Personal details relating to nearly 1.3 million customers was stolen as part of last week's Sega hack.
1,290,775 Sega Pass members' names, email addresses, dates of birth and encrypted passwords were obtained.
In a statement Sega apologised for the hack, again stressed it does not hold credit card information, and said it had strengthened its network security.
"We express our sincerest apologies to our customers for the inconvenience and concern caused by this matter," Sega said.
"Sega Pass is the service used to provide information about our new products to registered members and does not hold any customer financial information.
"After the unauthorized entry was identified, we immediately stopped the Sega Pass service and took emergency action to prevent further damage. This action included immediately contacting all our registered Sega Pass users. We are now fully investigating the cause of the incident.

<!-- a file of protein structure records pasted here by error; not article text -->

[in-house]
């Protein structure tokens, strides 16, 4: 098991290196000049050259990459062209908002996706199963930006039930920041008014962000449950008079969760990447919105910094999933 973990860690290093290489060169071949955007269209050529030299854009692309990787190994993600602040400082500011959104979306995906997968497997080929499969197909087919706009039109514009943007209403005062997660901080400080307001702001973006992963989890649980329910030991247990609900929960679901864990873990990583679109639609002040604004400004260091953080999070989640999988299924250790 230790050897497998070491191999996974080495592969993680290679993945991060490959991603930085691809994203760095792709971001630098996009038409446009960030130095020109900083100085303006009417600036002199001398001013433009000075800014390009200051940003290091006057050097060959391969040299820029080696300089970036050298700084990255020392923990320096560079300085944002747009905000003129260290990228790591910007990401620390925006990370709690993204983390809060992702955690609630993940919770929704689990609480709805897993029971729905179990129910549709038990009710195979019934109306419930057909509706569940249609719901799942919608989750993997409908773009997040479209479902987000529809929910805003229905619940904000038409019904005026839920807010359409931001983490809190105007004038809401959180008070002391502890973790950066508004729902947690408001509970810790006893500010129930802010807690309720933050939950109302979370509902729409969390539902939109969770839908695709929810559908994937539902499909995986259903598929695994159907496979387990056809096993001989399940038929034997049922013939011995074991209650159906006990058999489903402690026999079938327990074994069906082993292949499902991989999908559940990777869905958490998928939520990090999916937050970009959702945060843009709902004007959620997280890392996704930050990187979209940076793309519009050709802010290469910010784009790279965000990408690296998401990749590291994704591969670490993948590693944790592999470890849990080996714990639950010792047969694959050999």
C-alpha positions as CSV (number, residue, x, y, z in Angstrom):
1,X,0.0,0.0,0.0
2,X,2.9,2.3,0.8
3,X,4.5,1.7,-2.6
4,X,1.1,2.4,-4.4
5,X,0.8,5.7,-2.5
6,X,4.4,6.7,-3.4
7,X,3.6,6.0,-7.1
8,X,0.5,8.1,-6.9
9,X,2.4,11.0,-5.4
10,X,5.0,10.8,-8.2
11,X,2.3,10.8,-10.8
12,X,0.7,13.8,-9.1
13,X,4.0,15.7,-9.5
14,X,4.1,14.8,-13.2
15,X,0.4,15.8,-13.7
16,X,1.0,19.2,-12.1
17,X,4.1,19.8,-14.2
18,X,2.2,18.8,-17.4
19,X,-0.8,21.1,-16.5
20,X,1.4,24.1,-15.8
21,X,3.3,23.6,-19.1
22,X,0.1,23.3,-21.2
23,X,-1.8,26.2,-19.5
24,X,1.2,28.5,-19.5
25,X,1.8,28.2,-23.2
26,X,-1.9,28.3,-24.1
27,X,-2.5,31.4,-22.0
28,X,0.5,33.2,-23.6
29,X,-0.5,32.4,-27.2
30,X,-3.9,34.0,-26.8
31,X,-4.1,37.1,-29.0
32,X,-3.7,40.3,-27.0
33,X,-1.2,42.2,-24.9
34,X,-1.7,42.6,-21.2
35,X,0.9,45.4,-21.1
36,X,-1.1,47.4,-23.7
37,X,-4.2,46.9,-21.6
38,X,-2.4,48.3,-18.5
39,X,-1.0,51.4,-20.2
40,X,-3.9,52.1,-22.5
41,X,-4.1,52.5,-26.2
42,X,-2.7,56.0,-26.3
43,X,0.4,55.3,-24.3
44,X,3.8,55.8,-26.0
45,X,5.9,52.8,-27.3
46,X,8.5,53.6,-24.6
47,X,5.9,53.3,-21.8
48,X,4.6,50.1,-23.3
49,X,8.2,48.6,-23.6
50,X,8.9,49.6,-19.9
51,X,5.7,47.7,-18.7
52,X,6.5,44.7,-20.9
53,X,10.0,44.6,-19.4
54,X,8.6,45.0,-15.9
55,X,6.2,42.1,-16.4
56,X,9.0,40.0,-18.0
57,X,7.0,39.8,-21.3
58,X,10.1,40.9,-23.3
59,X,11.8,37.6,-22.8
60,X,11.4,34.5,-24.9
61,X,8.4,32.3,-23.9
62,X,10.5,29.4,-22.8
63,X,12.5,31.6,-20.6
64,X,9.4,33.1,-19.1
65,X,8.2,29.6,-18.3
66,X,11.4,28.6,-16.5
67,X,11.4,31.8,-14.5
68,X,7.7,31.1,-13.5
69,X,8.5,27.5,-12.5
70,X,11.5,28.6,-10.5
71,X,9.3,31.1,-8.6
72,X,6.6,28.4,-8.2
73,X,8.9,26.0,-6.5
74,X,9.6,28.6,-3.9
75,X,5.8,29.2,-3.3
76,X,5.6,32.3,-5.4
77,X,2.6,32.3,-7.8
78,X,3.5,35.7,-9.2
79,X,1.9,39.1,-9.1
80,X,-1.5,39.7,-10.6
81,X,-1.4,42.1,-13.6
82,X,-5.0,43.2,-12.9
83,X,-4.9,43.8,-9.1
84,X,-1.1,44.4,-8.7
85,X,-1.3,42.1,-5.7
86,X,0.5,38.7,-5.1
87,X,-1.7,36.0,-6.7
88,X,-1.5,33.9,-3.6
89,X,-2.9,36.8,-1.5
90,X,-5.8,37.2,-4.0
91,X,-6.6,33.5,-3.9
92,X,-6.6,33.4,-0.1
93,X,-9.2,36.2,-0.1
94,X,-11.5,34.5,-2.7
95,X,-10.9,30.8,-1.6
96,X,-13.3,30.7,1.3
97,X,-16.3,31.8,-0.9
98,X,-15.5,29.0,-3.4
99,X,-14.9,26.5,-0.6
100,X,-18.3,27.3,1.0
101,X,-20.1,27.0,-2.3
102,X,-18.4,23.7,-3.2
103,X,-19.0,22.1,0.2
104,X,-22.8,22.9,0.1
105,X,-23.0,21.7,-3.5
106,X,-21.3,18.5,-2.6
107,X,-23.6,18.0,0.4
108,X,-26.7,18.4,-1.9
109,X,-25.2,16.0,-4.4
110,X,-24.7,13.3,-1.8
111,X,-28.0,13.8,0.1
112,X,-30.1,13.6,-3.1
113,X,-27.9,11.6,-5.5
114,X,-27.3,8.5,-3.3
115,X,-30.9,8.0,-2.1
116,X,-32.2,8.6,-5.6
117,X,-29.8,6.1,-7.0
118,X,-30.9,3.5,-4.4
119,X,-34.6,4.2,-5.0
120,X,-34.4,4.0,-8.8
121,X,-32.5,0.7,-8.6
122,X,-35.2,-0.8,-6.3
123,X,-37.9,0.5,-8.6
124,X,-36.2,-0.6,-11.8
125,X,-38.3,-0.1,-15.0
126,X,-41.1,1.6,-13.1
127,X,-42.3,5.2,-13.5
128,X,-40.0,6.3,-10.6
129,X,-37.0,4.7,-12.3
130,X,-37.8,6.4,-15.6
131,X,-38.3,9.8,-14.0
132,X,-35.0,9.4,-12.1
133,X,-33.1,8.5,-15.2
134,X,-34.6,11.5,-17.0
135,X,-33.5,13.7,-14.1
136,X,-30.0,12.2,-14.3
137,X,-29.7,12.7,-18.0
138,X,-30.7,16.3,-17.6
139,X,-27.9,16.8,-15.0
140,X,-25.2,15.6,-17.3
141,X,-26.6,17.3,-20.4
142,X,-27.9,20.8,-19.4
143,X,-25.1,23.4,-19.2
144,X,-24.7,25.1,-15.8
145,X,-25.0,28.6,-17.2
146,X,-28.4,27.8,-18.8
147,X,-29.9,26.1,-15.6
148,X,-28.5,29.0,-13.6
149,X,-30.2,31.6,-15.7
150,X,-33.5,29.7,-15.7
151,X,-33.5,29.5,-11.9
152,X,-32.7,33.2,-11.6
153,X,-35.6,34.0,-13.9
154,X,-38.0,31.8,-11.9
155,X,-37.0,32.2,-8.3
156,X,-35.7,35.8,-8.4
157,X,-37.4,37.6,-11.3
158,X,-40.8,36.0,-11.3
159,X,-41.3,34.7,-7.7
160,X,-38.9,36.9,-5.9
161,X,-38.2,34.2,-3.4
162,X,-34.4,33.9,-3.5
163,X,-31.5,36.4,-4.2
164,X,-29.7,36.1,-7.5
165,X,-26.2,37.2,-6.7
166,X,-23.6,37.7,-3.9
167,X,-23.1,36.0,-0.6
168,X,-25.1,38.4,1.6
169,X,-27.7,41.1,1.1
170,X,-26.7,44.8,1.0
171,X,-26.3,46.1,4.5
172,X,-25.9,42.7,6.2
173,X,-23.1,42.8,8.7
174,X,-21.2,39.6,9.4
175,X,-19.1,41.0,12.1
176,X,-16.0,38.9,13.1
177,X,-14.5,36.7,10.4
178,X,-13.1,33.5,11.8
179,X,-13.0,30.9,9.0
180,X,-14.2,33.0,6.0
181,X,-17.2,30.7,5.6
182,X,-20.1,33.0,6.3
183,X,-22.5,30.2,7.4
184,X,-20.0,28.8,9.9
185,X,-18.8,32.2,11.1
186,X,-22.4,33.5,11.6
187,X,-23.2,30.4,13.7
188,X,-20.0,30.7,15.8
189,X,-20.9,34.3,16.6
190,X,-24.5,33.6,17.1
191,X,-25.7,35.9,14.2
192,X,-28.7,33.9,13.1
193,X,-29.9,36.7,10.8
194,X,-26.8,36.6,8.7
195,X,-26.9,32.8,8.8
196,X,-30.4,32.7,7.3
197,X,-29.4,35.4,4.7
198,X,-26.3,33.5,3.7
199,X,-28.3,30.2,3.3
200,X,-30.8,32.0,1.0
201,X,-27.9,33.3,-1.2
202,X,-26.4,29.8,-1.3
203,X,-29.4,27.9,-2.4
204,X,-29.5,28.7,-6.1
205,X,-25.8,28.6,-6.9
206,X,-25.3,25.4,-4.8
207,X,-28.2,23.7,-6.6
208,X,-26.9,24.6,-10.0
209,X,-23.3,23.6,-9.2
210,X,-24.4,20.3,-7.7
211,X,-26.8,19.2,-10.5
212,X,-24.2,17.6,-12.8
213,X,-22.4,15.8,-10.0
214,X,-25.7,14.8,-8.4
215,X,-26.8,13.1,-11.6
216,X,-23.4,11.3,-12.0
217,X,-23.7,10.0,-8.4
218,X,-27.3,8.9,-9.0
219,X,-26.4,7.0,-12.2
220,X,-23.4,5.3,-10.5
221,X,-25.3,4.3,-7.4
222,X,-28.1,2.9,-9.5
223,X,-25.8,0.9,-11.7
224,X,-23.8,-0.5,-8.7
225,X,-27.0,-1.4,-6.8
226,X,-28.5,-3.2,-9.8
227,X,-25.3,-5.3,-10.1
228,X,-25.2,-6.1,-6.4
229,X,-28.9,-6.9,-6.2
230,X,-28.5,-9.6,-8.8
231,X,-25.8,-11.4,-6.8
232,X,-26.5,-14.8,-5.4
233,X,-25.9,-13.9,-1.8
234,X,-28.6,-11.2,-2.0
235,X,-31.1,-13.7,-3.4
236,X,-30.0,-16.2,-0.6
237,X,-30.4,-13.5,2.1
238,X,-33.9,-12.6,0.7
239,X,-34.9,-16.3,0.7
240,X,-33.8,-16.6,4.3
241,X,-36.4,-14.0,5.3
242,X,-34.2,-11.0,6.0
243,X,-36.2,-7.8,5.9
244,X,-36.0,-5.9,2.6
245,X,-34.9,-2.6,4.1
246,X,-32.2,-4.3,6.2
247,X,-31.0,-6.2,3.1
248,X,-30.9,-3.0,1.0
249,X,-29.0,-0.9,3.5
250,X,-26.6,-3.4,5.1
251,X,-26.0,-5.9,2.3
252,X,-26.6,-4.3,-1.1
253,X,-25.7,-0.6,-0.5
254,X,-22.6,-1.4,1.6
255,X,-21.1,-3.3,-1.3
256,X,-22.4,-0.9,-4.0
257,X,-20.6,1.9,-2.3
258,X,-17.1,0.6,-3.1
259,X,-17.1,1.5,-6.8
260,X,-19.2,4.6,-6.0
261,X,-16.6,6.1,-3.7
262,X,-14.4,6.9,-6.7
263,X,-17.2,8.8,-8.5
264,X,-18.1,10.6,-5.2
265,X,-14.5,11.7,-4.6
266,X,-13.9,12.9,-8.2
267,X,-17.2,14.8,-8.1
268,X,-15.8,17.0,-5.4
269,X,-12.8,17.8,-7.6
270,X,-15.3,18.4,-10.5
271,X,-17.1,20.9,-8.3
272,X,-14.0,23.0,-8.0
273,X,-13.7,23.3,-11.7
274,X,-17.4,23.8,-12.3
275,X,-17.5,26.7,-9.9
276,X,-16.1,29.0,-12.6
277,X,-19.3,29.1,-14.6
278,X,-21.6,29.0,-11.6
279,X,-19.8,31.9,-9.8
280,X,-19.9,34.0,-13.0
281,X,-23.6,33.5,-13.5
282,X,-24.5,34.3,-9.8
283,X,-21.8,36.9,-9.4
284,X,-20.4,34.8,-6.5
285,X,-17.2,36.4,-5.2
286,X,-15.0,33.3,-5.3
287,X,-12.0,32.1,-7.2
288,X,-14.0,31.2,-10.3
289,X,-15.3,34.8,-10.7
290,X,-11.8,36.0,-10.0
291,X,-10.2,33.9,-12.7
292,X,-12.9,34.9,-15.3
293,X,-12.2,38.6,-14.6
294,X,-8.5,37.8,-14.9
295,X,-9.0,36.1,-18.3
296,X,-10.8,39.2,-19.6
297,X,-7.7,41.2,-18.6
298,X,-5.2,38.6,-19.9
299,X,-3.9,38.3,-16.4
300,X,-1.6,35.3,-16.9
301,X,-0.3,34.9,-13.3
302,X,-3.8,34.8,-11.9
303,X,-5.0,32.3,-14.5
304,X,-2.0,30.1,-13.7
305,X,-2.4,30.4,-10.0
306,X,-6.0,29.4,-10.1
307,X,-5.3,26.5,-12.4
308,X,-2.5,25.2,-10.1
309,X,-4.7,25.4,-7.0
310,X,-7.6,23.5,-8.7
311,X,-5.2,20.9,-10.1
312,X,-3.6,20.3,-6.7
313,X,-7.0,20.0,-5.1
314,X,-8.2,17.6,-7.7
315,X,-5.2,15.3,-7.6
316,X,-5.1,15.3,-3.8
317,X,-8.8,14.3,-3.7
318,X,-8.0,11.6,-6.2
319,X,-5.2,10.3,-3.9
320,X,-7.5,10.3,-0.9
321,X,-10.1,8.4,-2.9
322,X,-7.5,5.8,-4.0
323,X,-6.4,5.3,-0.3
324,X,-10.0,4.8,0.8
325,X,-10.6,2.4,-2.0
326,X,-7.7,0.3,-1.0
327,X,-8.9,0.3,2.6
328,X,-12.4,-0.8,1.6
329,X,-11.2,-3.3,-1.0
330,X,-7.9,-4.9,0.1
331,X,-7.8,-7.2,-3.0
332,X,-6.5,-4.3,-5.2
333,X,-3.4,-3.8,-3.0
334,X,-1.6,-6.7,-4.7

"We have also examined the possibility of any other information loss from unauthorized access across our other services and can confirm there are no other verified incidents.
"We will immediately report through the website of Sega Europe Ltd. should there be any further developments regarding this issue.
"We deeply regret that such unauthorized access occurred. We will go on to further strengthen our network security as a priority issue and strive to prevent any potential recurrence."
Sony, Bethesda, Nintendo and Eve Online hackers LulzSec has denied responsibility for the hack – and even offered to help Sega track down the perpetrators.
The Sega hack is the latest in a string of attacks on video game companies this year, seemingly sparked by Sony's suit against PlayStation 3 jailbreaker George "Geohot" Hotz.
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